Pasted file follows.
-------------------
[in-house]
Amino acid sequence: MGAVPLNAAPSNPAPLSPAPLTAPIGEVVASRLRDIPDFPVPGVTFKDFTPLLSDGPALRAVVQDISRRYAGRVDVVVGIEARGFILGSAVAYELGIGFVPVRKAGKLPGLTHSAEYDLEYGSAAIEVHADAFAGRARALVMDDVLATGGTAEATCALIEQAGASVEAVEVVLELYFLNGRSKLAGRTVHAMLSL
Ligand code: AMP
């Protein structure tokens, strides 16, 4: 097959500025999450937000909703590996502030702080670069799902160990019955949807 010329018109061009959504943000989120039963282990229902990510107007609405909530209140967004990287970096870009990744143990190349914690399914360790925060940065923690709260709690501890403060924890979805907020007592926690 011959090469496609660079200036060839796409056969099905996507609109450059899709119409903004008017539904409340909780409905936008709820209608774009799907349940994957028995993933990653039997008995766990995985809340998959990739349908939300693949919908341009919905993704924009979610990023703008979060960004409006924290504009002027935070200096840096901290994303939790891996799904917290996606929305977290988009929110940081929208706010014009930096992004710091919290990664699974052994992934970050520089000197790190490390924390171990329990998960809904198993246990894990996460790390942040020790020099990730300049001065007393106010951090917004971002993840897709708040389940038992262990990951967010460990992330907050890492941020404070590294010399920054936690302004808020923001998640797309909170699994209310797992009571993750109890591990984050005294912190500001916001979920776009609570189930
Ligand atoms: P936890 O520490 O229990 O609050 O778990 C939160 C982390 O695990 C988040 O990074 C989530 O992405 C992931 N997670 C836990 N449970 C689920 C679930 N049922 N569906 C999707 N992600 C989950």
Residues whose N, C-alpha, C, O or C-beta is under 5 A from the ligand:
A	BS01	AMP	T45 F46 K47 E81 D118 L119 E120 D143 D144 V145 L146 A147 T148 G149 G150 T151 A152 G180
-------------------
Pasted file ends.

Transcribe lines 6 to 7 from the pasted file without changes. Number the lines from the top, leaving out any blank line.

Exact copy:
Residues whose N, C-alpha, C, O or C-beta is under 5 A from the ligand:
A	BS01	AMP	T45 F46 K47 E81 D118 L119 E120 D143 D144 V145 L146 A147 T148 G149 G150 T151 A152 G180